In my last post I suggested that a powerful motivation for some teachers seems to have been a desire to “correct” the teaching that they themselves experienced. I probably implied, without meaning to, that this is a sole impetus for those “restitutional” teachers, as if they were only driven by a desire to fix the teaching thing, at least for their own students.
I realize that this isn’t quite fair, and, like most human endeavor, the motivations for most of us are complicated and manifold.
As much, for example, as I have been pleased to work for many years in an environment that seems to offer an antidote to some of my own experiences, I am also aware of and grateful to the many fine teachers that I had and whose efforts, and occasionally whose style, I have hoped to emulate, in some way to continue or carry forward the gift that they gave me. If restitution is a powerful motivator, so is what might be called paying it forward. There are moments when I realize that my career has been a poor tribute to many of those who taught me.
In my public elementary school this includes some of my homeroom teachers (I’ve written elsewhere that, c. 1956, Southside Elementary School in East Aurora, New York, looped first and second grades; Miss Garrett was my lucky draw for those years) and especially the art teacher, Mrs. Jost, who encouraged me to follow my interest as far as I could; Mrs. Larrison thought I could sing and hoped I might pick up the violin, although history will have disappointed her in both respects. Miss Brock was a rookie third-grade teacher who saw me through a very tough personal year by simply being who she was. The veteran Mrs. Boldt was the platonic ideal of a fifth-grade teacher; she treated us all with enormous respect and taught with equally enormous compassion and the common sense born of her other life as a dairy farm wide, up with the cows long before school opened and responsible for charges far more needy even than a bunch of ten year-olds. “Arithmetic” classes in grades five and six were homogeneous, and Miss Reali taught us such marvels as Zeno’s Paradox and lattice multiplication to get my fifth-grade group excited about math. (In writing this I discover that I also remember the first names of most of these teachers, but in respect I name them here as I called them back in the Eisenhower era.)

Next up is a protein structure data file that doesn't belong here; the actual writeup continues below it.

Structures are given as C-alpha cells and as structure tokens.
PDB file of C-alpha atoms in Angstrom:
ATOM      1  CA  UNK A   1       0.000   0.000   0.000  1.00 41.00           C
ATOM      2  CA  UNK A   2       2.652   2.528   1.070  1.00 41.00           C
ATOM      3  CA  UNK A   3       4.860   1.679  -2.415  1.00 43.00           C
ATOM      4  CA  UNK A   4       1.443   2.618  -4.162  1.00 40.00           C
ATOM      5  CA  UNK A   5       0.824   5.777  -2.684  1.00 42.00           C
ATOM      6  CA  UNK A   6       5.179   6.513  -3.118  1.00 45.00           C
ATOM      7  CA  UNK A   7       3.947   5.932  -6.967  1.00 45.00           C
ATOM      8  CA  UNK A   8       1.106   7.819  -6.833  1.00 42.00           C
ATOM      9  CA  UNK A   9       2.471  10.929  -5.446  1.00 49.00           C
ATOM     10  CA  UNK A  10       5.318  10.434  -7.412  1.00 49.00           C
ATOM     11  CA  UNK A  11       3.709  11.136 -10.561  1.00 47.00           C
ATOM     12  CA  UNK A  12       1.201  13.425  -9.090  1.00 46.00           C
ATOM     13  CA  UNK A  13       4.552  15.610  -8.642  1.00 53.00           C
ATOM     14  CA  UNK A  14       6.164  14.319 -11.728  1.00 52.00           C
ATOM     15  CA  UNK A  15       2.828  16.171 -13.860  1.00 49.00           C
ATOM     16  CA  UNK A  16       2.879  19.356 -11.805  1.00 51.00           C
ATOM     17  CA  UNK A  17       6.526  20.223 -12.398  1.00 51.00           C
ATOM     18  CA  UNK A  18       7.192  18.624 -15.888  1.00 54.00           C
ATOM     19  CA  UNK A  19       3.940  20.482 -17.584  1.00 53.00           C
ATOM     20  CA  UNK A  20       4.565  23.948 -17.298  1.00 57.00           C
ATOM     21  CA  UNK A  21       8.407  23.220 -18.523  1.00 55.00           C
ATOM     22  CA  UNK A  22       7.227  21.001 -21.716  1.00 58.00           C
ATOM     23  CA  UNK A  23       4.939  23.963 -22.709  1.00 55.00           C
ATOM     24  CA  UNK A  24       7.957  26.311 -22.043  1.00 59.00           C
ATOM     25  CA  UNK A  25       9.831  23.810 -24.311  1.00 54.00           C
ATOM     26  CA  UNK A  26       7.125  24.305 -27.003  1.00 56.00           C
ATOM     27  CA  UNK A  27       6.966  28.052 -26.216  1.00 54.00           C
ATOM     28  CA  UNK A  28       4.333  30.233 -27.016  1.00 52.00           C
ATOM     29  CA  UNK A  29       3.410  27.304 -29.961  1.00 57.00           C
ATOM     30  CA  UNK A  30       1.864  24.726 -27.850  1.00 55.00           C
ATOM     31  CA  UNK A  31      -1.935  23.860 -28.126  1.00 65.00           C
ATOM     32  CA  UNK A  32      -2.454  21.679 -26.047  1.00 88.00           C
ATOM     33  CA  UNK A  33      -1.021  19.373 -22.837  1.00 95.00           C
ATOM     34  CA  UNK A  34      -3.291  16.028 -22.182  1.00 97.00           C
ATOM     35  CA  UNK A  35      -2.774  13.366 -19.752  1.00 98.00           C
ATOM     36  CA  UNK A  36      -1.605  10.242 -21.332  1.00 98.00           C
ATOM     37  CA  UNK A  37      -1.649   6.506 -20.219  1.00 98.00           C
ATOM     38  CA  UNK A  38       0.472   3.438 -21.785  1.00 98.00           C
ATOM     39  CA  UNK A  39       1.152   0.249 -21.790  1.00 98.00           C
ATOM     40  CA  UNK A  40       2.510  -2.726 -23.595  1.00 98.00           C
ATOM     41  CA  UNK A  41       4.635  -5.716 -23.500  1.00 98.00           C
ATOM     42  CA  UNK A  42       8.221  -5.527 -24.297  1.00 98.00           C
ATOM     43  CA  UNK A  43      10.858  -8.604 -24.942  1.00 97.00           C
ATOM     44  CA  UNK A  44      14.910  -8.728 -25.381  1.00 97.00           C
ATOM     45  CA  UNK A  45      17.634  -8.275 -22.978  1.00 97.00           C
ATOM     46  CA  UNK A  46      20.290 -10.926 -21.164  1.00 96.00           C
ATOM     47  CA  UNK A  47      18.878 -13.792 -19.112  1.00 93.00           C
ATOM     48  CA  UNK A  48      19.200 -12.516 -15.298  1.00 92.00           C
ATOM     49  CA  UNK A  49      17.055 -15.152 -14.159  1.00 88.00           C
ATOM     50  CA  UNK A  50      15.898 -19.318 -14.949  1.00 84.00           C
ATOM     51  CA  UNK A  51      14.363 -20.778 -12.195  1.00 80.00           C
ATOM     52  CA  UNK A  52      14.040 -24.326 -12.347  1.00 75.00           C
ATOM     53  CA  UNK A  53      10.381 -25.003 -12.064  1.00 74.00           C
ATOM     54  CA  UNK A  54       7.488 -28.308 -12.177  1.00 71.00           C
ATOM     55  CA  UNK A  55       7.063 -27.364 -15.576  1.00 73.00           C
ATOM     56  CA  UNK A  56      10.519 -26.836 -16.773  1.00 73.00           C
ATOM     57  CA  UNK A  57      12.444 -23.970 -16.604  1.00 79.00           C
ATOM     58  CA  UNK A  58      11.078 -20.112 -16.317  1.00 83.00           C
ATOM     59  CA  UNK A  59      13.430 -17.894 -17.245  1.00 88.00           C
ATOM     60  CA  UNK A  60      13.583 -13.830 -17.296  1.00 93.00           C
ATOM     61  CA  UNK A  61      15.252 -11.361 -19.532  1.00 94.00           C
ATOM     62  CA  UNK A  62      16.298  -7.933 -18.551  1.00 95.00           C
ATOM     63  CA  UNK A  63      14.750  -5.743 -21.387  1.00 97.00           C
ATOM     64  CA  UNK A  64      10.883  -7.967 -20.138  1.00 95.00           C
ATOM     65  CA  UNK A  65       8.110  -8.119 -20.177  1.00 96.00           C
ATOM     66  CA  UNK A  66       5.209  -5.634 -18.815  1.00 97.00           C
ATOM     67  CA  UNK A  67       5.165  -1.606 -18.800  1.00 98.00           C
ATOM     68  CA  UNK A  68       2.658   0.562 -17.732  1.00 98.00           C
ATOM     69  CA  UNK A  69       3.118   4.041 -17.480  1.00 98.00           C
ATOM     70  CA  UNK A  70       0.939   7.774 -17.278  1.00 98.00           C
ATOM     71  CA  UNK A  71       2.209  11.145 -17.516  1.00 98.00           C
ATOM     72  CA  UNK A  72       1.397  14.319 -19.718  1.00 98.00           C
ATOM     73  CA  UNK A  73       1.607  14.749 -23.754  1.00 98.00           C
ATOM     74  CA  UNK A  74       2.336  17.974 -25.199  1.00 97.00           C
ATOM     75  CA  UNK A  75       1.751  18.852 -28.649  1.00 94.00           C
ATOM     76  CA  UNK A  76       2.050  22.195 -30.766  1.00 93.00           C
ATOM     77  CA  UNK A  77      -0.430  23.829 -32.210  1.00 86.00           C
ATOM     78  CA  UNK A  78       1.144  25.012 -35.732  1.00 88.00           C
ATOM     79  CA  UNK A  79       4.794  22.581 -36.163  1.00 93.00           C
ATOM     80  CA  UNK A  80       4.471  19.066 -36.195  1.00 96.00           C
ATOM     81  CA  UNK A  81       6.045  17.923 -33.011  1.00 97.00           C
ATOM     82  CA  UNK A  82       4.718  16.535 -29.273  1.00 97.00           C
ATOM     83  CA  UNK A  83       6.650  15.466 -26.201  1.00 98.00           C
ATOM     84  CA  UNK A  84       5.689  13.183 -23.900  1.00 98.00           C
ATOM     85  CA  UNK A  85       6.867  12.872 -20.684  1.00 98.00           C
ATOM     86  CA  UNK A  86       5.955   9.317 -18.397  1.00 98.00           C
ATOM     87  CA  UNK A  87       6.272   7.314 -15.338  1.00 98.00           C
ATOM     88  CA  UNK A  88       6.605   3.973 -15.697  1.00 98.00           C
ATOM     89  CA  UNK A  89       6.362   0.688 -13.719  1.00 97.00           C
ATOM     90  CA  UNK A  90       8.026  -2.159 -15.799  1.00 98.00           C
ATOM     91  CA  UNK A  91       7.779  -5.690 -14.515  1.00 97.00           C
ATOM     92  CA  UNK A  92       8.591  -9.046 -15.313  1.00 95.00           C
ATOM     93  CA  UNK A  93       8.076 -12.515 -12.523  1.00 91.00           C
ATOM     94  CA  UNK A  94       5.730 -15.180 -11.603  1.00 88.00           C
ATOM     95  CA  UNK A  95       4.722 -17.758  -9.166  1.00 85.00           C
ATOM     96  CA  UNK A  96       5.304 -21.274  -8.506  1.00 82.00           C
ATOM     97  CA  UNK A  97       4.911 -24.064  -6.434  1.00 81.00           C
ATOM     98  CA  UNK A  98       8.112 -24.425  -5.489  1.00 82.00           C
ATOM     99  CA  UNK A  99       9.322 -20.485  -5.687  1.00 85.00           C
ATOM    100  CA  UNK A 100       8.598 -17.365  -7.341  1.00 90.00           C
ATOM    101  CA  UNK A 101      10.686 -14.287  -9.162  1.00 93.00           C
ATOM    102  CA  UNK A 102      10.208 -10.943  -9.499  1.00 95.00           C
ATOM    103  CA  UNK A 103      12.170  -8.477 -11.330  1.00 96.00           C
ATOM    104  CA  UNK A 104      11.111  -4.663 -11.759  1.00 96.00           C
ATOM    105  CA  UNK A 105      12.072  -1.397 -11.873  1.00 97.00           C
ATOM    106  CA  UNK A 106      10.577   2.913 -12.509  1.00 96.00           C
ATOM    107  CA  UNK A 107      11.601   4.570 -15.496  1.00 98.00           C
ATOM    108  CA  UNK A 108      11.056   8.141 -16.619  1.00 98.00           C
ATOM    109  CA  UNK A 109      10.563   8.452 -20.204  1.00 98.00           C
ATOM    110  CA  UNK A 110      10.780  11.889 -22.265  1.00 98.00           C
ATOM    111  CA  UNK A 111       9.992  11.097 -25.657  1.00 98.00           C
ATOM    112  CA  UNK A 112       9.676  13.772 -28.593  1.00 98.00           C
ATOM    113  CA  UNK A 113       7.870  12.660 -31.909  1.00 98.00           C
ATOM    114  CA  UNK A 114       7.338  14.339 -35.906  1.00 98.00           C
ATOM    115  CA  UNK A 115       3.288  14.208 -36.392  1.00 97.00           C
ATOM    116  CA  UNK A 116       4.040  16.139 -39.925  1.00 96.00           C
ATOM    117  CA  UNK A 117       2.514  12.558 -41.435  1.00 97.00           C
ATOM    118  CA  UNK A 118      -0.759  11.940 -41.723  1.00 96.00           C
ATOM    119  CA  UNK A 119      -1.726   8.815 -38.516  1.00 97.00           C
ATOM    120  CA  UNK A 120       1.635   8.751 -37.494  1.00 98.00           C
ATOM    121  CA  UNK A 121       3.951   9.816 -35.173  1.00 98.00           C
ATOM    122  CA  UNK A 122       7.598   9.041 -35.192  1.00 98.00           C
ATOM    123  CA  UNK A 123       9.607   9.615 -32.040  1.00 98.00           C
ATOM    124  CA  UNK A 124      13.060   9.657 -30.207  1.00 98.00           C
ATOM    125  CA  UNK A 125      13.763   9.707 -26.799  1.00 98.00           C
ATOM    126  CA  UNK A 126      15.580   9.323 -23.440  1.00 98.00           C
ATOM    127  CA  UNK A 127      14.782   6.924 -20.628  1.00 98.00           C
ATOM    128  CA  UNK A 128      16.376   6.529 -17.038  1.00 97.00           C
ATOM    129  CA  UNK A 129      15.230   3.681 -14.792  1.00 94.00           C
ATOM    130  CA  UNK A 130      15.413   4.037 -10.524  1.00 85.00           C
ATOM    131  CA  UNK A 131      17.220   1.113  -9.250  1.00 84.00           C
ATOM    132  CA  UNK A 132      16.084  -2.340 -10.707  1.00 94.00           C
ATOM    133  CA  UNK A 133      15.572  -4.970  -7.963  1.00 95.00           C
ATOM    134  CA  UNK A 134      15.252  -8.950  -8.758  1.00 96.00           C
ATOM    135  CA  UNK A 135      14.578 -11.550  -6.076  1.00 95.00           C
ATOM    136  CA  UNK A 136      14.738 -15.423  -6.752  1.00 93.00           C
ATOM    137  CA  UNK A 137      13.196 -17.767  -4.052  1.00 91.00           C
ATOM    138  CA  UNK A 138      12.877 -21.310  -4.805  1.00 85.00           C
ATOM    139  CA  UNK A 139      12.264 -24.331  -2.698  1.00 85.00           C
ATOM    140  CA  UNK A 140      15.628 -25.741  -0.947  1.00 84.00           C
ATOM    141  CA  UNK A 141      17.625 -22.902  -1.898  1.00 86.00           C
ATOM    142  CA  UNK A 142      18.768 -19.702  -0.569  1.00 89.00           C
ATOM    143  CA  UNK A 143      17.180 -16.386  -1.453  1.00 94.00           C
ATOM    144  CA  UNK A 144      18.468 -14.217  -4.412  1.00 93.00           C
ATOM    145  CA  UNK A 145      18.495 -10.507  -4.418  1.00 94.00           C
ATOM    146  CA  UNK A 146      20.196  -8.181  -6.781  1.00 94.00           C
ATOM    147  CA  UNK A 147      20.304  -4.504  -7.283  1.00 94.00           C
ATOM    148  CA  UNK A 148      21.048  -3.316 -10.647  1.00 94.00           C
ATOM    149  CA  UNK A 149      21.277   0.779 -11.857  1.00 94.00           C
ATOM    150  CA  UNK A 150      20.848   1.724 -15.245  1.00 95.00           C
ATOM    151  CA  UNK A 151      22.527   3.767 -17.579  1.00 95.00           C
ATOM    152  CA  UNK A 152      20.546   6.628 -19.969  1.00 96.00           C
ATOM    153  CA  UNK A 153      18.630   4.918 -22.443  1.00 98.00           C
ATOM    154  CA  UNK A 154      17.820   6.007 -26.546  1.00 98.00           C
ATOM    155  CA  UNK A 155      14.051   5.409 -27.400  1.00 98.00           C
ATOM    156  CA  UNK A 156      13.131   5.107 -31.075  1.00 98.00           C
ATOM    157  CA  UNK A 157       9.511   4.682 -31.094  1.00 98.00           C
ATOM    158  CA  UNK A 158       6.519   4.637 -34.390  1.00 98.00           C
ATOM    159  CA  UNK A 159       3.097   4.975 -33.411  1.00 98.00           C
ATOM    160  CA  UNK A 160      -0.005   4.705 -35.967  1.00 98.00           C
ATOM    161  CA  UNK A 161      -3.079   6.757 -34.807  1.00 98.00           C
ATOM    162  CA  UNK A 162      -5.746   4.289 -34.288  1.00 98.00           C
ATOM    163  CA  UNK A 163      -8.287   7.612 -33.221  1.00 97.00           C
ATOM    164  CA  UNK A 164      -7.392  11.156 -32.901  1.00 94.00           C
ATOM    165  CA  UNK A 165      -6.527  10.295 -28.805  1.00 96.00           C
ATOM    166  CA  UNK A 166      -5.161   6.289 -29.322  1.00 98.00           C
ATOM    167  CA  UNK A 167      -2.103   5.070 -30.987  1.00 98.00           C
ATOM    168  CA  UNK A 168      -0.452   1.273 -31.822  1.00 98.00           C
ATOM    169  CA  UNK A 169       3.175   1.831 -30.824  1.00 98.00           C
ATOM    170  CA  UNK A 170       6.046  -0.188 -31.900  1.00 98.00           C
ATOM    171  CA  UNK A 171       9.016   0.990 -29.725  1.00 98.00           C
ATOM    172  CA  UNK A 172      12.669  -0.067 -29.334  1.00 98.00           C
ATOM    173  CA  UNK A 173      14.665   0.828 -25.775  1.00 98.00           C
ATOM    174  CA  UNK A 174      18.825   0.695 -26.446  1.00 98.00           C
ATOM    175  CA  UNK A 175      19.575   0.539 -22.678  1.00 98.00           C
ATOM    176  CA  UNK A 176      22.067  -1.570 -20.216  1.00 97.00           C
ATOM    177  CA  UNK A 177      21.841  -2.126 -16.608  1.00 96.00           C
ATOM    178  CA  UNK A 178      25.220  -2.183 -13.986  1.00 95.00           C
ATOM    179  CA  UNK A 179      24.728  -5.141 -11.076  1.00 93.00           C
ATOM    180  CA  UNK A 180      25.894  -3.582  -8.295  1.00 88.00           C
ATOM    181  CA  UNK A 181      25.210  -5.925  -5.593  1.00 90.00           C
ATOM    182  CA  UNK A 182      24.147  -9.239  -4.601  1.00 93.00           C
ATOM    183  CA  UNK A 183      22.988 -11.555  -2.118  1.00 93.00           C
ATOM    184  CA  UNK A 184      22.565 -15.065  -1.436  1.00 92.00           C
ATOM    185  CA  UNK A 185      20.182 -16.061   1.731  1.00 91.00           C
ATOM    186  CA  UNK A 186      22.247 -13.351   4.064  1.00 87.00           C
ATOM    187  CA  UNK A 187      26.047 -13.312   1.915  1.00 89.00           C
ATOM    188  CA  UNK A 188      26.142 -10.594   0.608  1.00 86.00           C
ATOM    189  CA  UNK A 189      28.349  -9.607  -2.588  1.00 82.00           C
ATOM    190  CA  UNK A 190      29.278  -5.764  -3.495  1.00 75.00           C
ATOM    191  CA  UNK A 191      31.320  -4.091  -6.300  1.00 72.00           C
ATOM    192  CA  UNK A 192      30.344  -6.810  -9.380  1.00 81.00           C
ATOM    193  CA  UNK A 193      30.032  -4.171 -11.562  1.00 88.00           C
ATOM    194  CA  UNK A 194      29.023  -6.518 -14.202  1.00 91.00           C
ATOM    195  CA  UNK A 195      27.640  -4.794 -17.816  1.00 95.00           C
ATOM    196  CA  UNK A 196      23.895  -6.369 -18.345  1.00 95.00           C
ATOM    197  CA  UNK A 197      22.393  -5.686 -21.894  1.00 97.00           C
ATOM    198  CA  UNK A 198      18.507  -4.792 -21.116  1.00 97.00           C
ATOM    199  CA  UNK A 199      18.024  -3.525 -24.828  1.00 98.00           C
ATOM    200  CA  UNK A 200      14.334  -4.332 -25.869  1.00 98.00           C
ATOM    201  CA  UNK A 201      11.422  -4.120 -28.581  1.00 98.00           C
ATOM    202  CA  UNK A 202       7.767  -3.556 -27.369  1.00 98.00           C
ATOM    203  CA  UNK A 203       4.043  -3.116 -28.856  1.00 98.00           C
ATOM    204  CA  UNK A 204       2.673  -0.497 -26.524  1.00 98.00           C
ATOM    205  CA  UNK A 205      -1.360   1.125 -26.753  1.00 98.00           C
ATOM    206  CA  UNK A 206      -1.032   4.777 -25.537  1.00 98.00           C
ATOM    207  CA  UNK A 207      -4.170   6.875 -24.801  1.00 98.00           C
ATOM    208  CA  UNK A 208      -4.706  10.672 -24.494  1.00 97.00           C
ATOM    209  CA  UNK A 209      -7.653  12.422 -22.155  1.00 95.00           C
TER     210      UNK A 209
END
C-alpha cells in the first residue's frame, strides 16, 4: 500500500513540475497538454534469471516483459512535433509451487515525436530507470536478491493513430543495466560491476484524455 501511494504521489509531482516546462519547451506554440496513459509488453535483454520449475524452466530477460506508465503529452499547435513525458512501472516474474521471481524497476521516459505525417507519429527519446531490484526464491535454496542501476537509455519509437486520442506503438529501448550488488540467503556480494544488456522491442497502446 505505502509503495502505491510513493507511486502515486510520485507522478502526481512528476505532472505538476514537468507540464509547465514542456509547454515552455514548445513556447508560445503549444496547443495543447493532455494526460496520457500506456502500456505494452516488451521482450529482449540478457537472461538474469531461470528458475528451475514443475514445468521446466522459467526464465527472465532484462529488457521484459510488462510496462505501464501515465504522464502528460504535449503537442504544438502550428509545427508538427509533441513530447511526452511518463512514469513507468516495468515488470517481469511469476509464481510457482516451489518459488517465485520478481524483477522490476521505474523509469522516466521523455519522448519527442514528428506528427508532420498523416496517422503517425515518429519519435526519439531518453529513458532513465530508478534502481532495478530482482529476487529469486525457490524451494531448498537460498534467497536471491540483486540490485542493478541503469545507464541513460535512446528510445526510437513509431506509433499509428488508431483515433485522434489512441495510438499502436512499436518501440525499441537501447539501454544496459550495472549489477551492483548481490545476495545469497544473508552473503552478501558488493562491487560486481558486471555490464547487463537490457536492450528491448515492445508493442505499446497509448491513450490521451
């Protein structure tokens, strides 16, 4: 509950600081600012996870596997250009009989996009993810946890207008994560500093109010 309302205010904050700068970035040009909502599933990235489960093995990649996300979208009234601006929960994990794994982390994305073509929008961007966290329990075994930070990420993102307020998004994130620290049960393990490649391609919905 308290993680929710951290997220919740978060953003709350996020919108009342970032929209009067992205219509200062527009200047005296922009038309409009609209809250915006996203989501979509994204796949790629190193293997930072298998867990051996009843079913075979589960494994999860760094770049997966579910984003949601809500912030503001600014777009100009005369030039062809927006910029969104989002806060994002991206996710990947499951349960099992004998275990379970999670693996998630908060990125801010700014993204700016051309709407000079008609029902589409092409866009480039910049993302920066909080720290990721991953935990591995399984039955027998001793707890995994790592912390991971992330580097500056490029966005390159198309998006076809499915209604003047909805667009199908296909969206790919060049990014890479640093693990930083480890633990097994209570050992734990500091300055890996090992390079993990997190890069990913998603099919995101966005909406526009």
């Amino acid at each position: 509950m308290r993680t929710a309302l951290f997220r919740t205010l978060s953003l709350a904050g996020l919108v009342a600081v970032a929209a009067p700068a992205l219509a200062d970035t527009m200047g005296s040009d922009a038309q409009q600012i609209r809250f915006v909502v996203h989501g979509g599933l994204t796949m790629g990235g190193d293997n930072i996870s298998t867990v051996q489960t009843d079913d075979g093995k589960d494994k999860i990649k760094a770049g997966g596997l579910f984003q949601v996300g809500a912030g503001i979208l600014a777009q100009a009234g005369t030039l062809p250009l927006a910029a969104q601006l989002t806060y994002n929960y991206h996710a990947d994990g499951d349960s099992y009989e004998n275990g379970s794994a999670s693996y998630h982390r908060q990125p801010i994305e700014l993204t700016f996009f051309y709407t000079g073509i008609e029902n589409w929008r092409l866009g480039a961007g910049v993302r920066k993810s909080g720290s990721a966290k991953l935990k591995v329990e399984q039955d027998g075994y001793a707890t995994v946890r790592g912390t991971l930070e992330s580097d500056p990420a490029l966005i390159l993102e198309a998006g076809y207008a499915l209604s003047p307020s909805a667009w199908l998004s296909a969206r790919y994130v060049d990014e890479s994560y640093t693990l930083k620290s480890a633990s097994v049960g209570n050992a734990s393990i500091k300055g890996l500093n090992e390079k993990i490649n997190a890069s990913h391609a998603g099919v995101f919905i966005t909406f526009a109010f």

Junior high, off in the independent day school in the nearby city, wasn’t that different, although a couple of serious clinkers inspired the more restitutional aspects of my future work. But Mr. Ohler, who later proved to be a veritable Socrates when it came to encouraging slightly older teenagers to think for themselves, badgered me in seventh grade to read the sports and comic pages and be a bit more human, or at least well rounded, in my outlook on popular culture. Mr. Herlan—still a Facebook friend, by gosh!—taught that iron discipline could sustain a certain amount of ironic humor. Mr. Gurney’s foray into teaching from the law may have had mixed results for him, but the debates and mock trials we created in that class, chaotic as it may have looked to him and his supervisors, was one of the great learning experiences of my life. Mr. Hayes gave the enduring gift of Latin, which I am teaching these days in small doses, and equally enduring memory of a tall and serious man in dignified middle age leading cheers of “Let’s get a hundred!” at exam time.